With this step, the consultant is using their contractor/estimator skills. The consultant breaks the renovation scope of work into 35 individual categories and breaks the costs down into labor and material for each category.  The consultant then makes sure that the final scope of work and contractors bid match. The work write up will give you a total cost of the renovation, which will now match the contractors bid in total price.  The lender will send this document along with the sales contract to the appraiser so that they can complete the appraisal report knowing what renovation work will be done.  This adds value to the transaction and is critical for the appraiser because they will appraise your new home with the assumption all renovations are complete. You will know the after improved value of your home prior to closing. You will also know the estimated costs of renovation prior to talking to any contractors. This saves several weeks in the processing time waiting for contractor estimates.

The Loan Is Closed And Renovation Begins

The Consultant now has two responsibilities, one as an inspector and one as a bookkeeper. With a 203(k) renovation loan, the contractor can only be paid for work completed. When the contractor is ready for a draw, they contact the consultant. The consultant will go out to the project and make sure all of the proper building permits have been issued and the work being billed for has been completed and in a good workmanship like fashion.  The consultant will prepare a draw request showing amount of work completed in a good workmanship fashion based on already established draw budget for each of the 35 categories. You, the contractor, and the consultant will all sign and approve the draw request.  The consultant will also prepare a lien release for the contractor to sign. The consultant is required to account for all funds disbursed through each line item as well as any funds disbursed through the contingency reserve. This is where the consultant uses their bookkeeping skills.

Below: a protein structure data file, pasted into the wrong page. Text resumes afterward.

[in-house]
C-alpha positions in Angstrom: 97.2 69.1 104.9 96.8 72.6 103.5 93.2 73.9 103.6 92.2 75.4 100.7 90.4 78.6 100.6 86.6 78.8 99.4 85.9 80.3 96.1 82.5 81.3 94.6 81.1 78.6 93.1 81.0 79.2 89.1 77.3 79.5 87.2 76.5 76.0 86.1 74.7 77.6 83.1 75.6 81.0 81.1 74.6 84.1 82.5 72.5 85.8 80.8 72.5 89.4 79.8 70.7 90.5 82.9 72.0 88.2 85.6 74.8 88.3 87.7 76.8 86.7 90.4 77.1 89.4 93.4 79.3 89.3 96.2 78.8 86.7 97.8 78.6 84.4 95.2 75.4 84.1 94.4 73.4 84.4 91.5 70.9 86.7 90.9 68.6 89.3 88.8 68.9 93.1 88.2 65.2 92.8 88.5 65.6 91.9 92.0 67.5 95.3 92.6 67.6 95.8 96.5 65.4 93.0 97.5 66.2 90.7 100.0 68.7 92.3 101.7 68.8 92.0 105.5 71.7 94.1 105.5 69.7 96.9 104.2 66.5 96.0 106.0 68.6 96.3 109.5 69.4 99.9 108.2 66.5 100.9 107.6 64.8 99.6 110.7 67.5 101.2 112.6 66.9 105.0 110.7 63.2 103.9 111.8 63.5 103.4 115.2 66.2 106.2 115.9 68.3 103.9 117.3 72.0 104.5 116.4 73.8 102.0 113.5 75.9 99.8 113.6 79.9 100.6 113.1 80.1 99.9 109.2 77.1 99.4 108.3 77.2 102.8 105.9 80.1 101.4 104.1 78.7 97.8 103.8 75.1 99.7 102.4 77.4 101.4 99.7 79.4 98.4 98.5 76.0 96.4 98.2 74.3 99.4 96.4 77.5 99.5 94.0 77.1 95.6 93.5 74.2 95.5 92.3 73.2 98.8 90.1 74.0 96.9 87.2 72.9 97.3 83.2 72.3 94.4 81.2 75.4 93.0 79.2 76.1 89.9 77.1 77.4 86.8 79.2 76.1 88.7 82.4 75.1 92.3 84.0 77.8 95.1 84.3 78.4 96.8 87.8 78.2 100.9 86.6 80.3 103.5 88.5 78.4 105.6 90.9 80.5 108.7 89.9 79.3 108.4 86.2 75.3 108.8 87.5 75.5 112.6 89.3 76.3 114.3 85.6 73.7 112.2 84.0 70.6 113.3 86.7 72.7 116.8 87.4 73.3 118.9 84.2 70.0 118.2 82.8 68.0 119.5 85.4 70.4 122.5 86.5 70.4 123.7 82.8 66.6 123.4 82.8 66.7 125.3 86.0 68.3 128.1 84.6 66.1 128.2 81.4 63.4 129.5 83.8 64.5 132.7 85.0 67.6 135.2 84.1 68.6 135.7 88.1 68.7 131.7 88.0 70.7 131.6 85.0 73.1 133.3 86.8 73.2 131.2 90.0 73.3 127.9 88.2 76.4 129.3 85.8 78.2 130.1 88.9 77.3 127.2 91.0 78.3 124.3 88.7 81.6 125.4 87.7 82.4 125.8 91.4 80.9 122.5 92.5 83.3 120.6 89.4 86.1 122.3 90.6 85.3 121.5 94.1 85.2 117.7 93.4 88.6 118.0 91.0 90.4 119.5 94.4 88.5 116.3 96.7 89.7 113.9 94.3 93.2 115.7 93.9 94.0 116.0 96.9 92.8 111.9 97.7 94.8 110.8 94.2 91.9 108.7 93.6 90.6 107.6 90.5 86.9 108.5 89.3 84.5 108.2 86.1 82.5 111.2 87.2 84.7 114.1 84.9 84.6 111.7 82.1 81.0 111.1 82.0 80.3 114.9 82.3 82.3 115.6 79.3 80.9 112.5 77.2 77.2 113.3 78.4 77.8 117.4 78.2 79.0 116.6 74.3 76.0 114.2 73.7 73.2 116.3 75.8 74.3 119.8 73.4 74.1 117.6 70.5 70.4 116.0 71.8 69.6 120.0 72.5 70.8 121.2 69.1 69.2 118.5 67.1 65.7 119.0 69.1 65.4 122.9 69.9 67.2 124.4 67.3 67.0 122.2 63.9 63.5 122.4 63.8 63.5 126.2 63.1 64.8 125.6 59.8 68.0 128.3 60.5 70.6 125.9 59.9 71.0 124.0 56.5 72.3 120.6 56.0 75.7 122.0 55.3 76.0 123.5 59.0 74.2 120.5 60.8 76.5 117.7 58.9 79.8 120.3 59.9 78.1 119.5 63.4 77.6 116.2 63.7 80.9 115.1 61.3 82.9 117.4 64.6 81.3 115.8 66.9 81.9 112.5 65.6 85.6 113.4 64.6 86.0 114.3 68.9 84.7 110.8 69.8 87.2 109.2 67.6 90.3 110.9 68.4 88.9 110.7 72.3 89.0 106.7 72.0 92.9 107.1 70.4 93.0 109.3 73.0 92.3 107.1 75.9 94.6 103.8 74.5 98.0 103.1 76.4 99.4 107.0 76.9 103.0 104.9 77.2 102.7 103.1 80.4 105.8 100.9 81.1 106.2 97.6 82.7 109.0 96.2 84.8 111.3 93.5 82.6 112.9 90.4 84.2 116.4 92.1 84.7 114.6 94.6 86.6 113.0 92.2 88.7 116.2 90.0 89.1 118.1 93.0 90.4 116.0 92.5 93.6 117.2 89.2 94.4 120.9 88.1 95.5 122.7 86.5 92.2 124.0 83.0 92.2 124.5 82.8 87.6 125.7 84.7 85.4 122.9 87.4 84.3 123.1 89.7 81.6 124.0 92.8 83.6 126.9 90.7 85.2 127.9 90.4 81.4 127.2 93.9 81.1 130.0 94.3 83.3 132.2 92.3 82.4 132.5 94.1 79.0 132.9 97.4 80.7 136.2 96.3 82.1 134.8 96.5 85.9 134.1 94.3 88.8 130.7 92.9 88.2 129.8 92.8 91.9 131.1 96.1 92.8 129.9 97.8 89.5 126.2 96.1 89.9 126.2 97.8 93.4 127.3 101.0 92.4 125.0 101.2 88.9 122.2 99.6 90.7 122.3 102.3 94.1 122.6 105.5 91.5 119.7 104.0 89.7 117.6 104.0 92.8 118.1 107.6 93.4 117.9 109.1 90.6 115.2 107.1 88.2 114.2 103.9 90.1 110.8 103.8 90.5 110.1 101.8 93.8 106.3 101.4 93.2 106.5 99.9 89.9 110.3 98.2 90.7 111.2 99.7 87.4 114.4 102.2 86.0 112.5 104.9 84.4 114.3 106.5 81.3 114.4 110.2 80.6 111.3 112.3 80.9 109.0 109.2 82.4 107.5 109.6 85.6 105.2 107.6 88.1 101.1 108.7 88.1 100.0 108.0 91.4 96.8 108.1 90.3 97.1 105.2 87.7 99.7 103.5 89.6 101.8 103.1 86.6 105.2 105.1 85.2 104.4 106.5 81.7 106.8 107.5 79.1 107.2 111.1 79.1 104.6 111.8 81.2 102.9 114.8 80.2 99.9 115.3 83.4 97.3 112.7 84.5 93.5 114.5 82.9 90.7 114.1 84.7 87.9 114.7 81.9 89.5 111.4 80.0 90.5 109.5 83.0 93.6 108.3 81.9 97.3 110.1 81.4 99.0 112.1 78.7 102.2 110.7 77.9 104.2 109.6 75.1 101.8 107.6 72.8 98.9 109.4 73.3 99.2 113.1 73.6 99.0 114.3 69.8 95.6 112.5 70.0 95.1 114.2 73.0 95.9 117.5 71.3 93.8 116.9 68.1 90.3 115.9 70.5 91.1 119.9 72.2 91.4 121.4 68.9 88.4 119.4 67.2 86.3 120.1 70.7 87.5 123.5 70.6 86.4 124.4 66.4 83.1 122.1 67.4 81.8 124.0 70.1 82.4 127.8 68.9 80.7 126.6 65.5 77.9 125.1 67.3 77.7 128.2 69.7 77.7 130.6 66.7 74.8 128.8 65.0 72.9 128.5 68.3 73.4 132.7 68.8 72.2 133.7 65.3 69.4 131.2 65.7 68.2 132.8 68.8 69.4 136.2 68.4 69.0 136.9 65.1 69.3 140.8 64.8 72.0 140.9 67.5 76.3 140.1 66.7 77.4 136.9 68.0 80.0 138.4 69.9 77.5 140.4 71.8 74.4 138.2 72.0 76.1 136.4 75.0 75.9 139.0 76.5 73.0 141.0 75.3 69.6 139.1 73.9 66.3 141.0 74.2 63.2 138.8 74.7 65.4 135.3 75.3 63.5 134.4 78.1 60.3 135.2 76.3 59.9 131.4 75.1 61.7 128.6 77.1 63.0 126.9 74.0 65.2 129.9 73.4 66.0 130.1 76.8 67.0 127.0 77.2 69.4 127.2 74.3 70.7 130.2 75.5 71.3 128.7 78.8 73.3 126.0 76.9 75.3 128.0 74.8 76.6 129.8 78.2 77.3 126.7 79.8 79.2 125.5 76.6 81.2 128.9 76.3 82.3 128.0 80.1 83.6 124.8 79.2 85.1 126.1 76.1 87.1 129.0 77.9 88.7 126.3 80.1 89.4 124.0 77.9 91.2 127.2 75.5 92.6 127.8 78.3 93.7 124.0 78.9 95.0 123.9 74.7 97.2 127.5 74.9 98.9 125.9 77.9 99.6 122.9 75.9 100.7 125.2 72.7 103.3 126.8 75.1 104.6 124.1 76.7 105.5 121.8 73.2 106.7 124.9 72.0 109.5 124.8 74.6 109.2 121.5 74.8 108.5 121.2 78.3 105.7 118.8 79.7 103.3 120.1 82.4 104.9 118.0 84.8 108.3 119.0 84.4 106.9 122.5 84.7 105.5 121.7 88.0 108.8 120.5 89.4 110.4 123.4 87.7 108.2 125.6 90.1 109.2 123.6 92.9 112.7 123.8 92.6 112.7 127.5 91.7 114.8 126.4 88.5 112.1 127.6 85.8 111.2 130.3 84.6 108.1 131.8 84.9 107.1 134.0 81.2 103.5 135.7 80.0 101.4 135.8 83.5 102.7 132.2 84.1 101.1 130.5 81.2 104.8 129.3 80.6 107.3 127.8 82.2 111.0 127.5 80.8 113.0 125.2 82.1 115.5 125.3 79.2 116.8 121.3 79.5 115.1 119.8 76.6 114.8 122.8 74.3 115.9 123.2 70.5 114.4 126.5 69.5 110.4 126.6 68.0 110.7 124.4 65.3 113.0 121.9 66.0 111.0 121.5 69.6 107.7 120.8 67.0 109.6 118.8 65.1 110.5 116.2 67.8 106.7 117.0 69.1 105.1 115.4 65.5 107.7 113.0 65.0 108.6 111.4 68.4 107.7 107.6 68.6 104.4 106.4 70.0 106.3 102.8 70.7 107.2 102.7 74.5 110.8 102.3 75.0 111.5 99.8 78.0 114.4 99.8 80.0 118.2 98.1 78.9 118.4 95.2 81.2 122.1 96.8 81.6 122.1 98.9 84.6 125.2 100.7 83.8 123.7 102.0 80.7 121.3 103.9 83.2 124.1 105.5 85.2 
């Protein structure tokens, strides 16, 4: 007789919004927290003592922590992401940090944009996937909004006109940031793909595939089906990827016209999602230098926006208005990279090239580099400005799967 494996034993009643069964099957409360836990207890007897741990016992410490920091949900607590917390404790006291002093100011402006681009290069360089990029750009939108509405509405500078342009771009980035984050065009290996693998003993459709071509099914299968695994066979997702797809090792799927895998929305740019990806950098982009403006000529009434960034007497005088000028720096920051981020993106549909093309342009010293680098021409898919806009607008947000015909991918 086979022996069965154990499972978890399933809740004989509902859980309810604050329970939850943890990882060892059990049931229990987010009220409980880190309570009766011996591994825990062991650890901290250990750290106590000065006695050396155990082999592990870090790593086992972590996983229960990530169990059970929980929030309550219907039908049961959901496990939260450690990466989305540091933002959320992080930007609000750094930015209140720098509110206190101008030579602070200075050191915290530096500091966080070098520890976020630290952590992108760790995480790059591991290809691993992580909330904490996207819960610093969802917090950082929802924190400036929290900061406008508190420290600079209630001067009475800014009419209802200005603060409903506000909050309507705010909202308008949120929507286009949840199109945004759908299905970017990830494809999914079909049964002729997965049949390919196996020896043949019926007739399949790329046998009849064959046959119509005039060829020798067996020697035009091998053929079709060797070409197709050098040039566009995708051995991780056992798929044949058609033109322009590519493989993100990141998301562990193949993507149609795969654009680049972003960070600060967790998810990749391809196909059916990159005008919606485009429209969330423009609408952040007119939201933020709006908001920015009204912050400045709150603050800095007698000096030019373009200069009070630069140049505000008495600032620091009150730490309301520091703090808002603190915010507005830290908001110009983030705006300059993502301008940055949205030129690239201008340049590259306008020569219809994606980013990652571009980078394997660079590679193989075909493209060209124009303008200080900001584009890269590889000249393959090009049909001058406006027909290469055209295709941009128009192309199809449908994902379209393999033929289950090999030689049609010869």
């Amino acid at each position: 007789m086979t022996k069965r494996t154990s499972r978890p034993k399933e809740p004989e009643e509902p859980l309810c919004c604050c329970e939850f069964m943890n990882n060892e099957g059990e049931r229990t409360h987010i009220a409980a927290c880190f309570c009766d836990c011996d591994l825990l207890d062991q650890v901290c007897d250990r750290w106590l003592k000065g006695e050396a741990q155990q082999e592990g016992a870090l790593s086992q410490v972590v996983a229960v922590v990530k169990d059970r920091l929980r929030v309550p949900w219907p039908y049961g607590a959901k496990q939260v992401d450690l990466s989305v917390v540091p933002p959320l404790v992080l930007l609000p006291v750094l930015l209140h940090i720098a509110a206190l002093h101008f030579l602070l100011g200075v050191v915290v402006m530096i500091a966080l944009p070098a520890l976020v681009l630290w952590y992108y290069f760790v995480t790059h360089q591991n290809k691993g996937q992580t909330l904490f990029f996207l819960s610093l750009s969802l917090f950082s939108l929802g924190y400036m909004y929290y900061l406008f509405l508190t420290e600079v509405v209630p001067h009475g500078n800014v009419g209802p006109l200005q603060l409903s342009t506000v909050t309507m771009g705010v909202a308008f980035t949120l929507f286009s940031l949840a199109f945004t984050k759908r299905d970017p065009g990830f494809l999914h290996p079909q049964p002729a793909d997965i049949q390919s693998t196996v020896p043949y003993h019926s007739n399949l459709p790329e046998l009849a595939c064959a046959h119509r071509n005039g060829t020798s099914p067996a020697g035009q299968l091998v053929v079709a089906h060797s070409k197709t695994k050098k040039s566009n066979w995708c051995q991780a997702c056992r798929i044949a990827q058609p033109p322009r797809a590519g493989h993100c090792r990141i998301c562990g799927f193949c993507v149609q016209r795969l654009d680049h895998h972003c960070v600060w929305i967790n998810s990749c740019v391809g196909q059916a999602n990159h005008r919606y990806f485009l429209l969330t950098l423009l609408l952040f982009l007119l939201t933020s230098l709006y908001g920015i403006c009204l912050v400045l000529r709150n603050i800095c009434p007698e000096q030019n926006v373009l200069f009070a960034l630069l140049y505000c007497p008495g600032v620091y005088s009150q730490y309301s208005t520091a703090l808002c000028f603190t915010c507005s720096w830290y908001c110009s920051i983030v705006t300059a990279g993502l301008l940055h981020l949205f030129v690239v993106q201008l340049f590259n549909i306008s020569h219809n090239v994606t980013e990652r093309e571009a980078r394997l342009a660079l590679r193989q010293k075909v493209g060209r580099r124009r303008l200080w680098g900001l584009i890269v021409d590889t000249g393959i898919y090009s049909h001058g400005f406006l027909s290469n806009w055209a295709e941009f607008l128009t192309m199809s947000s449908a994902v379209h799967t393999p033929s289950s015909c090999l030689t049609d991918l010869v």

The Contingency Reserve and Change Orders

Seldom does a project go exactly as planned. Often times an unexpected expense pops up. We are prepared for this by financing an additional 10% to 20% of the estimated costs into the mortgage loan. Any changes to the original scope of work must be approved through a written change order approved by you, the Consultant, and contractor. The Consultant manages all change orders and contingency reserve funds. When a change order is written, it must be signed by you, the consultant, and contractor.

Project Completion

Upon completion, the consultant will verify all work is complete in accordance with the SOR from the Work Write-Up and that all permit inspections are complete and approved.  You will then sign a certificate of completion stating you are satisfied with the completion of the project. If there is any remaining funds in the renovation escrow account, the funds will be paid towards your mortgage principal balance.

As you can see, the HUD Consultant adds a significant amount of value to your renovation project. The fee for the consultant is based on the amount of renovation work to be done and this fee is set by HUD. In most cases, the consultant will require the fee to be paid upfront. However, if this fee is  financed into your mortgage, then the amount you pay upfront will reduce your cash needed for closing. The consultant will review with you their fees and responsibilities. If you have any questions, you can ask them directly.